One of the most notable heralds of spring in the eastern United States is the profuse blooming of ornamental pear trees in front yards and along city streets. The Callery pear (Pyrus calleryana), and particularly its many cultivars such as ‘Bradford’, ‘Cleveland Select’, and ‘Aristocrat’, has become one of the most popular ornamental trees in North America. However, its commercial success has now become overshadowed by its tendency to spread along roadways and into natural areas through reseeding. Today this tree is considered invasive in many states, in stark contrast to how it grows in its native range in Asia. How did this tree become the scourge of land managers across North America? What has led to its fall from grace? To understand this fascinating story, we need to start at the beginning.
Seeds From China
Toward the end of the nineteenth century, farming began to replace ranching in the western United States and there was a growing demand for improved crops that could thrive there. The United States Department of Agriculture (USDA) began to focus on importing new plants for testing and, in 1898, created the Foreign Seed and Plant Introduction Office. The mission of this office, headed by David Fairchild, was to locate and import economically important plants from other regions of the world. Fairchild was especially interested in China, which was thought to possess a wealth of unexplored botanical resources. Chinese plants were also expected to grow well in the United States because China’s climate is very similar to that in the United States.
In the early 1900s, Fairchild began searching for plant explorers who had the dedication and stamina to tolerate the physical discomforts and social isolation of travelling for months in distant lands. He found Frank N. Meyer (1875–1918), a Dutch immigrant and former gardener who had a deep fascination with plants and saw nothing unusual about walking hundreds of miles on a botanical foray. Meyer eventually spent over ten years traveling across Asia looking for useful and valuable plants, seeking, in his own words, to “skim the earth in search of things good for man.” He eventually sent hundreds of shipments of cuttings and thousands of pounds of seeds back to the USDA. Many agricultural crops grown in the United States today, including certain grains, legumes, and fruits, resulted from Meyer’s collections.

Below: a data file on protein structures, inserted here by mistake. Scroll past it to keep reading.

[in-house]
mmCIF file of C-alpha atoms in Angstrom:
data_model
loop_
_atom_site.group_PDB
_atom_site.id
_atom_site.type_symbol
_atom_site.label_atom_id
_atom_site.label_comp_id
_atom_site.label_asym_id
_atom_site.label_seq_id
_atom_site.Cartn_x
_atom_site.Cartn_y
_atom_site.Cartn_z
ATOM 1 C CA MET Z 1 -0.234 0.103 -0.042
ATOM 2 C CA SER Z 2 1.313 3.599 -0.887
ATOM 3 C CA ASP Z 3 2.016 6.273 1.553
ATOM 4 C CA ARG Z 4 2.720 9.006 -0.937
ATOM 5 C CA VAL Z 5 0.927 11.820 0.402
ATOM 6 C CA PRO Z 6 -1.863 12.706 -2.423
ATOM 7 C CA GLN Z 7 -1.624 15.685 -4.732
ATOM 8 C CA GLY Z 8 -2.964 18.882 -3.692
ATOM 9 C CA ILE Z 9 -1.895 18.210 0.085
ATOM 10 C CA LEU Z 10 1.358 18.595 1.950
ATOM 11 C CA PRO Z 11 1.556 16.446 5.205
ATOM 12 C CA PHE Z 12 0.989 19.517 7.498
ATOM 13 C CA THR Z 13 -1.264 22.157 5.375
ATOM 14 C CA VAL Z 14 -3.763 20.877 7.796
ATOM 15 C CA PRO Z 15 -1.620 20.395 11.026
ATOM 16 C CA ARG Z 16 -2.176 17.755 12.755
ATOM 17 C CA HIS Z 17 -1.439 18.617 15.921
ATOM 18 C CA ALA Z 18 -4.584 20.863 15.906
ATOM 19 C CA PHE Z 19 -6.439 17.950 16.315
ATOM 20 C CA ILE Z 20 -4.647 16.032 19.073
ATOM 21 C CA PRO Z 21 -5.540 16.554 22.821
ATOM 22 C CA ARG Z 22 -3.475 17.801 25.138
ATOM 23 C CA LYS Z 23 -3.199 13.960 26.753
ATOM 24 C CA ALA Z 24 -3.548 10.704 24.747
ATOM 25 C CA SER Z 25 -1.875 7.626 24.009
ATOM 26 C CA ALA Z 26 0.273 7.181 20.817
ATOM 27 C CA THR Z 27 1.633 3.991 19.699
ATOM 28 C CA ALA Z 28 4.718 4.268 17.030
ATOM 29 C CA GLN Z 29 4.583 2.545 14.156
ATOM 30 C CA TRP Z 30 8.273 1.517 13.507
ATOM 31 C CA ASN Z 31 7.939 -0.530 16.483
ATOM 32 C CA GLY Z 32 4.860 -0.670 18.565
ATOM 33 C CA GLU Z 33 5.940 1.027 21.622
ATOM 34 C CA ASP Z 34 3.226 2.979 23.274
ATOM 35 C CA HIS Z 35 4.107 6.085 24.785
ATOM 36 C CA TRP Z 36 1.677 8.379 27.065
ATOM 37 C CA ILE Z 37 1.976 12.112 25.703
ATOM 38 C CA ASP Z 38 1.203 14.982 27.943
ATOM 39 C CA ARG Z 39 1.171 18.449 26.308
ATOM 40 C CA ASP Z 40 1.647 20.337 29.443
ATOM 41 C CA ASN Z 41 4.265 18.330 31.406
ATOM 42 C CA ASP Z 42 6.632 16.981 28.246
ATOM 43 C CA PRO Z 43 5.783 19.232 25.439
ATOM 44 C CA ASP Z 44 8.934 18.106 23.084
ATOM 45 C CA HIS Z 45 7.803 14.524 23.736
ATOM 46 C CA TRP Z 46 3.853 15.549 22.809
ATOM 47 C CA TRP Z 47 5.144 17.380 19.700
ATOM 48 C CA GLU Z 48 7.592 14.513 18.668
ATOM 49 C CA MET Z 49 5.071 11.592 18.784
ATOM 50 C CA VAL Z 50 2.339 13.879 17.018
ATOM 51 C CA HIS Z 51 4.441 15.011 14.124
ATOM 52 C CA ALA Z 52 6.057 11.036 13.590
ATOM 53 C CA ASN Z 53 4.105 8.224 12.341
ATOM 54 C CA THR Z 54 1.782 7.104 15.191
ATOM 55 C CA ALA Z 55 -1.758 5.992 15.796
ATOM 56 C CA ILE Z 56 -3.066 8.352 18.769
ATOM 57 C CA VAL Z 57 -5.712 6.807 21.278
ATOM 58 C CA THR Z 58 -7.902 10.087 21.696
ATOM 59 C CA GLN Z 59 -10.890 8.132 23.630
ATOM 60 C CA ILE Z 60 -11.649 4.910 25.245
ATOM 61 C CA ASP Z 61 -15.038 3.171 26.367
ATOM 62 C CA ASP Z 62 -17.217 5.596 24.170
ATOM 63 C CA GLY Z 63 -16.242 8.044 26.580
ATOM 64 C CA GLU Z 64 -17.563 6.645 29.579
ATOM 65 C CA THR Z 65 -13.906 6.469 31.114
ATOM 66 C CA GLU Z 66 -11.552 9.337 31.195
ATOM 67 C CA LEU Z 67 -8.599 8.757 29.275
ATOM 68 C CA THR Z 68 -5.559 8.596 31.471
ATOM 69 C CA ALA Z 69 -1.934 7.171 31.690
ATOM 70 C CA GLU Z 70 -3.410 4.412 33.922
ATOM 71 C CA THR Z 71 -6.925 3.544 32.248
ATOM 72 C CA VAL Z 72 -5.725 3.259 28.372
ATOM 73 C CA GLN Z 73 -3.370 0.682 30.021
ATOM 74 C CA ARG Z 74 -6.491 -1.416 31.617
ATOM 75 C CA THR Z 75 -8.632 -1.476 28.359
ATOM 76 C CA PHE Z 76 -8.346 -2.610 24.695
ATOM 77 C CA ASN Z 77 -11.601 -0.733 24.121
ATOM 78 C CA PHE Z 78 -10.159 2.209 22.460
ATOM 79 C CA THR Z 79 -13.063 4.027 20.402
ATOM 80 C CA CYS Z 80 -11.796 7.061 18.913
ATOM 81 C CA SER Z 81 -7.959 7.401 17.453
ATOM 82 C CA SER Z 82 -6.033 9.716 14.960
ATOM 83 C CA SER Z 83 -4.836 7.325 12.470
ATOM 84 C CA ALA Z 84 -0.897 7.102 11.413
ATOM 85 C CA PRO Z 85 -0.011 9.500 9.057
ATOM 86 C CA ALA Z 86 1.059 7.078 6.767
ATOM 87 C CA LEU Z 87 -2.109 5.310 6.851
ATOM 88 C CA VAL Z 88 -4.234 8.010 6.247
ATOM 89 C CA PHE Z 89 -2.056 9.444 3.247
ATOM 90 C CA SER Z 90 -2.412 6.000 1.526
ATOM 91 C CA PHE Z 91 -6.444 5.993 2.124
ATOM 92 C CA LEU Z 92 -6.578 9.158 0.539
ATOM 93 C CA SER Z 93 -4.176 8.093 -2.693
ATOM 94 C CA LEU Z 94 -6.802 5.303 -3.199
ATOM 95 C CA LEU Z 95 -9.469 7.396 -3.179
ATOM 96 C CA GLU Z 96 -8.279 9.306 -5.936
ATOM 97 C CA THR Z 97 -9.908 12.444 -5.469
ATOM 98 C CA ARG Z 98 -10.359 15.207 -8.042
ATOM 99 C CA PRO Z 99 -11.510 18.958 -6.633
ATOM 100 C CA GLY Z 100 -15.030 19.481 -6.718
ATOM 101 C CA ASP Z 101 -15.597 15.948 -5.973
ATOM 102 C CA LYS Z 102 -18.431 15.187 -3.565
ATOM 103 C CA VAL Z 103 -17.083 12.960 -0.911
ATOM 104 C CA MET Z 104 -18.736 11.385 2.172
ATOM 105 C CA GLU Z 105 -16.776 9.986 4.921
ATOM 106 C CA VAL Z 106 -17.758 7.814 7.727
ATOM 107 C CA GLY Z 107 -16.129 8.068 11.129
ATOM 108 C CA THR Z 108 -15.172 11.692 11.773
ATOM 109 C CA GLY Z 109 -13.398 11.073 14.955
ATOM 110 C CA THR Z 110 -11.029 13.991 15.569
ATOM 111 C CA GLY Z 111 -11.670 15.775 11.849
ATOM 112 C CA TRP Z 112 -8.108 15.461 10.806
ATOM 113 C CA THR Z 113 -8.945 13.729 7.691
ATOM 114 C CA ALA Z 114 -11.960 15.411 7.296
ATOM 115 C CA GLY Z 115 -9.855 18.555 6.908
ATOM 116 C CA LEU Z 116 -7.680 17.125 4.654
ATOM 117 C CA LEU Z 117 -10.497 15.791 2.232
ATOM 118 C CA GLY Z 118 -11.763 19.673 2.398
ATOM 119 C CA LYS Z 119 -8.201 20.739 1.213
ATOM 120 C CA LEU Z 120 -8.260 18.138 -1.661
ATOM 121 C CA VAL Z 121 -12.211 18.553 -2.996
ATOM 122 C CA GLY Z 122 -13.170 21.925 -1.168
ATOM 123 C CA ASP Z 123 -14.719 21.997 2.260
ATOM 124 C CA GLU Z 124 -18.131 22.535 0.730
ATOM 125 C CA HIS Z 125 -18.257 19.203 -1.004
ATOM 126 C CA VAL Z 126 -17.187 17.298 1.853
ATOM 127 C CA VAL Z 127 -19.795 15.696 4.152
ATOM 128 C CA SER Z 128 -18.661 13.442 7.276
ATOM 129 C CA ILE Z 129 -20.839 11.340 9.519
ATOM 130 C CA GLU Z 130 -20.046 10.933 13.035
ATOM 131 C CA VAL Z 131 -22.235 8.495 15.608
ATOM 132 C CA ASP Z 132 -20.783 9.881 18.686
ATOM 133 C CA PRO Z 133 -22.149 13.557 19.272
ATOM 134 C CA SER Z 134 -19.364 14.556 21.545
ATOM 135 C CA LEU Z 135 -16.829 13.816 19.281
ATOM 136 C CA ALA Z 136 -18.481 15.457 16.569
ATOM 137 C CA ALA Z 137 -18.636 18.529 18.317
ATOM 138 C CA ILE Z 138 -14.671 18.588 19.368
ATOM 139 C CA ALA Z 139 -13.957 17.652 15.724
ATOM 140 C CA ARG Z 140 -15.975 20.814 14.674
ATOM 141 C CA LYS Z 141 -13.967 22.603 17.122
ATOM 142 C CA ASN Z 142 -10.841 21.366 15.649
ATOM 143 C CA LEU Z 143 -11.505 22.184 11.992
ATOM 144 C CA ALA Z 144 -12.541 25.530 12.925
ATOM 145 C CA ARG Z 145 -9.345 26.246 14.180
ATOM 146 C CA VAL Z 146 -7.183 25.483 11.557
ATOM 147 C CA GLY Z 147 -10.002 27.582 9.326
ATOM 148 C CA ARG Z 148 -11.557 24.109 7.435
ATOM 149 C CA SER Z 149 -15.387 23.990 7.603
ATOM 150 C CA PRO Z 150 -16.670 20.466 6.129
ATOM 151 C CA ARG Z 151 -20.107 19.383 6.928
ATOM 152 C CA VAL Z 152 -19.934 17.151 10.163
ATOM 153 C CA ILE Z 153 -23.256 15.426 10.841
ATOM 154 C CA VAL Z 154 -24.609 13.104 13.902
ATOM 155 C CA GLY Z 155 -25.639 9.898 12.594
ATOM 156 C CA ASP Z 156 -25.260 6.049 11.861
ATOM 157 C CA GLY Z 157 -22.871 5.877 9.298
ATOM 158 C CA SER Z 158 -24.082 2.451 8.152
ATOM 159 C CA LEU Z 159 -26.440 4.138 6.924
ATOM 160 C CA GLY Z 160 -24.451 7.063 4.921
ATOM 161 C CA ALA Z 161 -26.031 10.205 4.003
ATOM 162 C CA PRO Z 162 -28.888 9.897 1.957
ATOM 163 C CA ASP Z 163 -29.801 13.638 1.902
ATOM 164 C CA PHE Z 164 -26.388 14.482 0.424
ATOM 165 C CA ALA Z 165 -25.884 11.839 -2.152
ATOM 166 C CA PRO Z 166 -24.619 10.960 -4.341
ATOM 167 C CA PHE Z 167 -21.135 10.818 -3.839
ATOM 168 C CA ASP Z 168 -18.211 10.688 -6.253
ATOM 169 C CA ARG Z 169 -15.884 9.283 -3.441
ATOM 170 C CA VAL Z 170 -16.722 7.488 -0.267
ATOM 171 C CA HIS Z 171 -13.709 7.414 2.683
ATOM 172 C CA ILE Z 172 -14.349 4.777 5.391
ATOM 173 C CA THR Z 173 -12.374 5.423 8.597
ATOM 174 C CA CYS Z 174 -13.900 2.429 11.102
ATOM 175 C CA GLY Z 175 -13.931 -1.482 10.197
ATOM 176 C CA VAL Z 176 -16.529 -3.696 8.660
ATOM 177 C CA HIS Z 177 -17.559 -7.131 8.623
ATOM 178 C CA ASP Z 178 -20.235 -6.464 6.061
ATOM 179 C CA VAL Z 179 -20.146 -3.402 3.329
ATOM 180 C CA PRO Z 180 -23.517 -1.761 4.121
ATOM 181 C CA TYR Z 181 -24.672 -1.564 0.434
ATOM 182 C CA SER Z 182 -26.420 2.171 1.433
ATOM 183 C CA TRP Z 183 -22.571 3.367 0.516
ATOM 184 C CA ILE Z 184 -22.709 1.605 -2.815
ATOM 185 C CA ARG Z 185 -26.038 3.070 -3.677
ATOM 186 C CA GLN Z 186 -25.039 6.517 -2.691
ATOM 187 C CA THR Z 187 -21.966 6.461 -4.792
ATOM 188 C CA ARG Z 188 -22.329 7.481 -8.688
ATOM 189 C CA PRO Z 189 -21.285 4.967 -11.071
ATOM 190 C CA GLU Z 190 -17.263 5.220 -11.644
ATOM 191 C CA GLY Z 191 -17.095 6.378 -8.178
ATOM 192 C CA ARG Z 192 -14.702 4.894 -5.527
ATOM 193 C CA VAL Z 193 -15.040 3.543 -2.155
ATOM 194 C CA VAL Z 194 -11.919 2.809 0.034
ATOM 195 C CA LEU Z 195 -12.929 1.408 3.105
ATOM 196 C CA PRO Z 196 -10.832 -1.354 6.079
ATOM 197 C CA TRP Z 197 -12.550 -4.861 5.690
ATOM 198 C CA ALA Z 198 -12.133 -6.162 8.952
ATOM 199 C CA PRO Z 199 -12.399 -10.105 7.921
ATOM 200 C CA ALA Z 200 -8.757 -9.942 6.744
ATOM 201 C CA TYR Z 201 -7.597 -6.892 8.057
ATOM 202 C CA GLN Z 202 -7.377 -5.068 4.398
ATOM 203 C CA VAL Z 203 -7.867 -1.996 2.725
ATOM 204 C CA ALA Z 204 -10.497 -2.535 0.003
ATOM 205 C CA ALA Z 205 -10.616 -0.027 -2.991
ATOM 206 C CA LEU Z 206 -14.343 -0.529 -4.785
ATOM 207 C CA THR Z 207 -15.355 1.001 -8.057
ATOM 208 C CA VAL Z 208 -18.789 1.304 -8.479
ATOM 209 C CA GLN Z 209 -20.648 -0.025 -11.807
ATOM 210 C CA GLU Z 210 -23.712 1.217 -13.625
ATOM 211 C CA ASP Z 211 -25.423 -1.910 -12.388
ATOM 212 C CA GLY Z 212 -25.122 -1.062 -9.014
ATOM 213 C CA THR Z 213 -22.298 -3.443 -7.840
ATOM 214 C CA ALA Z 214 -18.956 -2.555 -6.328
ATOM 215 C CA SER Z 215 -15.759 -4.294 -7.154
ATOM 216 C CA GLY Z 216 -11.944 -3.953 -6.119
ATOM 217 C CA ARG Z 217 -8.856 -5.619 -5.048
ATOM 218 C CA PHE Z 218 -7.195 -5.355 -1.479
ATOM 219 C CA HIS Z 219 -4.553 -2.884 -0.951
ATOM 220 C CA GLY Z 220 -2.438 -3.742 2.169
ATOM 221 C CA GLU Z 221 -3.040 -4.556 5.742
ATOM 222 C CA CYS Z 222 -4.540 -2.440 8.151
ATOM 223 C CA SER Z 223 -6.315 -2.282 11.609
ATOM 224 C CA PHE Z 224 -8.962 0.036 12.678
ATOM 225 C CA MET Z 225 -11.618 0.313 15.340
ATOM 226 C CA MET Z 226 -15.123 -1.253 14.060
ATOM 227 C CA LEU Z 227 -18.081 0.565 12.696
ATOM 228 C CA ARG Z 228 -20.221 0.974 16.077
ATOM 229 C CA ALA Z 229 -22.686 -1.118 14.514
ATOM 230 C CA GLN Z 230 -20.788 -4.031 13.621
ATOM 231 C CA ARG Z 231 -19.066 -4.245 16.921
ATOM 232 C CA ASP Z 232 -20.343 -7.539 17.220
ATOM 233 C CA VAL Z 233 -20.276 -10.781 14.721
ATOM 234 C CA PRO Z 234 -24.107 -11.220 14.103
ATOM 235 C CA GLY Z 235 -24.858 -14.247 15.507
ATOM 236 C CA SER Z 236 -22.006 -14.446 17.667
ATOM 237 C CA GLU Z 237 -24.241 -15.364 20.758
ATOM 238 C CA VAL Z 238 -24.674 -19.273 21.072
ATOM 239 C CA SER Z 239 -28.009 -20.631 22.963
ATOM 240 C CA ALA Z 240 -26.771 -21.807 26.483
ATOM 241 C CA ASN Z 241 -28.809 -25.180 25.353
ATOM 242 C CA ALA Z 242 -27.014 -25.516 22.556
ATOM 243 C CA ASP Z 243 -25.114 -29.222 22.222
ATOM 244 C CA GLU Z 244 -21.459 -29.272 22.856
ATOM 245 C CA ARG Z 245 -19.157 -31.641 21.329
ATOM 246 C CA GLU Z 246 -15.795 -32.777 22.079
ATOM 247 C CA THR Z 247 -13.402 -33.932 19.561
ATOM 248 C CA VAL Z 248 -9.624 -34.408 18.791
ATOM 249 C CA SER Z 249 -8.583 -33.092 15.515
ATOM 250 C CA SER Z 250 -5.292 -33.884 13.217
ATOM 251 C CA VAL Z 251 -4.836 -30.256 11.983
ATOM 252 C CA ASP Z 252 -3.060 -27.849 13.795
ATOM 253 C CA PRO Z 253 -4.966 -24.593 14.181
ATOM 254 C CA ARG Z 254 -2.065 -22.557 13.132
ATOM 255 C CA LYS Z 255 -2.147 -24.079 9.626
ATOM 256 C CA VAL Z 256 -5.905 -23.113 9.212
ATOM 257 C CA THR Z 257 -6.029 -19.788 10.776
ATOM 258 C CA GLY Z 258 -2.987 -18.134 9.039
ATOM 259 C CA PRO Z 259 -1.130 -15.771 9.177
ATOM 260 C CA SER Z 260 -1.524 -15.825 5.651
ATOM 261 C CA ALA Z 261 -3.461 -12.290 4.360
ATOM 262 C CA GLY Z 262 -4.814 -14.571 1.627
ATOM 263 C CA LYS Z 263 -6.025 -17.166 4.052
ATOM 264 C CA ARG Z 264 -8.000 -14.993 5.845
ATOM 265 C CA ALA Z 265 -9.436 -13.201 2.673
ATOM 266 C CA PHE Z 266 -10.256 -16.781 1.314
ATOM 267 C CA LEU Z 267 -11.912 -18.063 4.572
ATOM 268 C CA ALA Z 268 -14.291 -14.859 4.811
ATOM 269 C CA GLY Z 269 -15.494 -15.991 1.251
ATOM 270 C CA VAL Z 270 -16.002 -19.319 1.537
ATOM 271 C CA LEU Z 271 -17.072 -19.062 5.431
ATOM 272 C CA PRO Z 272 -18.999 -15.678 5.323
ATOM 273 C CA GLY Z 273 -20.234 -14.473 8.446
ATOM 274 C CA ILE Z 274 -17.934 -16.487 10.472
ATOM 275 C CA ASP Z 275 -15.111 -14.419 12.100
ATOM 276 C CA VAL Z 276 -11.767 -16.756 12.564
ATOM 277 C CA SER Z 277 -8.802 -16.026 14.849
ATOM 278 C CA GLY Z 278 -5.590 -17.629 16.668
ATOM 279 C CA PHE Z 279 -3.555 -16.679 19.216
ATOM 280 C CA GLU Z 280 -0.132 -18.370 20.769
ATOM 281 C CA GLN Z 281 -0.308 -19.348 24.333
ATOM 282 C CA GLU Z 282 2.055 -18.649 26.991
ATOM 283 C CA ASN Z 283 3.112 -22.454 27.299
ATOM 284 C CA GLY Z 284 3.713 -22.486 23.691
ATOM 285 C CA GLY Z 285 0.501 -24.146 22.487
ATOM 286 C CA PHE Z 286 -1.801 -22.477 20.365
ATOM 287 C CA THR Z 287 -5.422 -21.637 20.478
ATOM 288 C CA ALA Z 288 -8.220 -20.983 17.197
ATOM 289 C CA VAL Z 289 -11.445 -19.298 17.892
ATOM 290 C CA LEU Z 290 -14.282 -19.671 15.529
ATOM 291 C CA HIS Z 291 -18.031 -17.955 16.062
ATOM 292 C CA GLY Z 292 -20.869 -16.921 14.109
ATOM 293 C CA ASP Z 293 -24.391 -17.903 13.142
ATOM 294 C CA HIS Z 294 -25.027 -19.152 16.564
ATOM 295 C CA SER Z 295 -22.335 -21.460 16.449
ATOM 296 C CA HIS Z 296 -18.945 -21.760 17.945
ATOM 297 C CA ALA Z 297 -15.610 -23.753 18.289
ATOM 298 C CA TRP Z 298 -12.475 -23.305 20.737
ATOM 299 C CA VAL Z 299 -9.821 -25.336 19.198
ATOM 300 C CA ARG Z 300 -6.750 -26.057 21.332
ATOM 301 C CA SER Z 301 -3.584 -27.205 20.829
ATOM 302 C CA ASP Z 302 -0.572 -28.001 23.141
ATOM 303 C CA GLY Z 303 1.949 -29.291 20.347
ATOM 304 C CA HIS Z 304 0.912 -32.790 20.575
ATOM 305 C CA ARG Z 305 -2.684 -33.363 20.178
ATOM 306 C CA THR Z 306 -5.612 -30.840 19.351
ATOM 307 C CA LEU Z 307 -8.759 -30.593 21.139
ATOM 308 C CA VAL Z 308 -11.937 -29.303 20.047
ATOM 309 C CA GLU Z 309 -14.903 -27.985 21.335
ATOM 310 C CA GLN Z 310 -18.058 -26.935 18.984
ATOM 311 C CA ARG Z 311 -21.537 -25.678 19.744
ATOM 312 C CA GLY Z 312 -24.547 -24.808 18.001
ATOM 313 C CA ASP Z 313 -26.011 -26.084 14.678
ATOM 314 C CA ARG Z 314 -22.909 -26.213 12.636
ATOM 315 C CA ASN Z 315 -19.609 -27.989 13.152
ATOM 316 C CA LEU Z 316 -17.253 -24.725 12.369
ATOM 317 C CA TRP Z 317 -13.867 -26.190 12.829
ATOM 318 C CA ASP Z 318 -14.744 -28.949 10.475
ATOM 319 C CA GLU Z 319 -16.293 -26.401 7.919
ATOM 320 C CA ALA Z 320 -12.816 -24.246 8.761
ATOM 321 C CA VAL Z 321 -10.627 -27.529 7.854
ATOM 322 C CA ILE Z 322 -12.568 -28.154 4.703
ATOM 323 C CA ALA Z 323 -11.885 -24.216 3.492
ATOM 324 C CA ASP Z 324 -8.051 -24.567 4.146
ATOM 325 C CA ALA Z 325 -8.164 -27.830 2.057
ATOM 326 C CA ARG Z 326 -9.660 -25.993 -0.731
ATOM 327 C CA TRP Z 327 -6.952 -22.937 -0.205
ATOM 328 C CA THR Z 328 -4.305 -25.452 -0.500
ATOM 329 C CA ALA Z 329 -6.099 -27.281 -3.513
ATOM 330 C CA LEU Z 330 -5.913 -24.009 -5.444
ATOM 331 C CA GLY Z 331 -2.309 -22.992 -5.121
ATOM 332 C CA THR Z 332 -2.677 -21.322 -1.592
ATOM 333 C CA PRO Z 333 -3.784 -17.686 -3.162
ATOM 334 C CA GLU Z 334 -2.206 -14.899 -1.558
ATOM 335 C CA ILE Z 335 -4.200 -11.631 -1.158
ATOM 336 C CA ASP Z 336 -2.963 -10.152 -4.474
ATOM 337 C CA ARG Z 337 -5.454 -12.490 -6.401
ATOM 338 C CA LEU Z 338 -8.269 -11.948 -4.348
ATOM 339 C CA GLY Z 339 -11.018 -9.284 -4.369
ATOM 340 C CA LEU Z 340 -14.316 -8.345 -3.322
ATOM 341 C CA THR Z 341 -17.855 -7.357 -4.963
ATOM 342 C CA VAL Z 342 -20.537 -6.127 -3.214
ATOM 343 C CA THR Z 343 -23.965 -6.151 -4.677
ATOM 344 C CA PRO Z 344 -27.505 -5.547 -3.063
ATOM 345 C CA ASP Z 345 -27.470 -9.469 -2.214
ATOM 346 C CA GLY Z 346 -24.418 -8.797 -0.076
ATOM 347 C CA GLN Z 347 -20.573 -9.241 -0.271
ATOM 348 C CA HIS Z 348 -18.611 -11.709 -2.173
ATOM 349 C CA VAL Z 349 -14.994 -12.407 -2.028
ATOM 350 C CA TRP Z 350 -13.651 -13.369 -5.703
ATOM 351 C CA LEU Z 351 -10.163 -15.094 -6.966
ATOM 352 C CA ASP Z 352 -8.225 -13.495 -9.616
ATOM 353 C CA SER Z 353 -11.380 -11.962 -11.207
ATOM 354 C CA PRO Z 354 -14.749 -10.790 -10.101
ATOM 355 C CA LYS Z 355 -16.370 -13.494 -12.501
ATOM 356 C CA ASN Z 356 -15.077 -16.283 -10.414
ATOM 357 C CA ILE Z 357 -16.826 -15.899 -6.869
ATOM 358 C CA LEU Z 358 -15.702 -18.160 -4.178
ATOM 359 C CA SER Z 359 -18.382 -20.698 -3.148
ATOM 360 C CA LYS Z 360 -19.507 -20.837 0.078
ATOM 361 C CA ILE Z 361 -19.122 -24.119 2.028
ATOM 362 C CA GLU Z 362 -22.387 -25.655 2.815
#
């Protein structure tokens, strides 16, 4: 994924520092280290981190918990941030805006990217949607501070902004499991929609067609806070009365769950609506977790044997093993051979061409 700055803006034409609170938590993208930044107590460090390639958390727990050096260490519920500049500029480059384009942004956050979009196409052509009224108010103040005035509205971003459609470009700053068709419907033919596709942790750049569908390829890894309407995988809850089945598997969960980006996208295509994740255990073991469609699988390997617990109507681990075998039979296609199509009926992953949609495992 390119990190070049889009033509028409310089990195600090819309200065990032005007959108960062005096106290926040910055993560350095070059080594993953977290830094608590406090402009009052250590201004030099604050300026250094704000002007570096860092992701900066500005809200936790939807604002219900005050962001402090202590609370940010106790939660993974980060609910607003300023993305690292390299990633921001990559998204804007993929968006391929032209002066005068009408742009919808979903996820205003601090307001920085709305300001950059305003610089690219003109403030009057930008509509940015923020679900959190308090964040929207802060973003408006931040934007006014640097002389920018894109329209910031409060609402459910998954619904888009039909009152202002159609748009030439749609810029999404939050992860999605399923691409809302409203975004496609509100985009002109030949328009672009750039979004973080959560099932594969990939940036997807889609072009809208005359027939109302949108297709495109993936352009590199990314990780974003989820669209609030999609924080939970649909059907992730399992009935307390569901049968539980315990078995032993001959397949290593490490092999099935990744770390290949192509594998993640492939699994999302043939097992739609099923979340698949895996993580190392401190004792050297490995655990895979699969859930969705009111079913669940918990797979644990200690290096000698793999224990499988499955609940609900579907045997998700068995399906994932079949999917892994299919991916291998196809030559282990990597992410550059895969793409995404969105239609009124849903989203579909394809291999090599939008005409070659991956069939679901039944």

But before he began his first Chinese expedition in 1905, Meyer visited several United States gardens to become familiar with Chinese plants in their collections. He was most impressed with the Arnold Arboretum’s collection and he met director Charles Sprague Sargent, who was keenly interested in Meyer’s travels but who also had a complex and often difficult relationship with Fairchild. Meyer clearly respected the Arnold Arboretum—he once requested that his Chinese material be sent there instead of to a USDA station because he felt it would receive better care. However, Meyer’s relationship with the Arnold’s plant explorer Ernest H. Wilson was somewhat uneasy at first, likely because they first viewed each other as competitors since Sargent had also asked Meyer to collect for the Arboretum during his Chinese expeditions. While Meyer was willing to oblige, this arrangement would sometimes place Meyer in an awkward situation because Sargent’s emphasis on capturing the diversity of the Chinese flora was often at odds with Fairchild’s directive to focus only on economically important species.
The search for new plants from other countries became more urgent in the early 1900s when valuable orchards of the edible French pear (Pyrus communis) were being decimated by fire blight in the Pacific Northwest. This bacterial disease blackened leaves and branch tips of infected trees as if they were scorched by fire, eventually killing large fruit trees, and it was quickly spreading throughout the region. In the hopes of breeding resistance to fire blight into P. communis, Professor Frank C. Reimer of the Southern Oregon Experiment Station hastily began testing all available Pyrus species and varieties for resistance to this devastating disease. The initial results proved disappointing, so a call was put out to locate Pyrus species in other parts of the world that might be fire blight resistant. Many plant explorers, including E. H. Wilson and Emil Bretschneider, traveled to Asia in the early 1900s, in part to locate new Pyrus species, often with the material sent back to the Arnold Arboretum. In 1908, Wilson first introduced P. calleryana into the United States with several seed lots accessioned and grown at the Arnold Arboretum.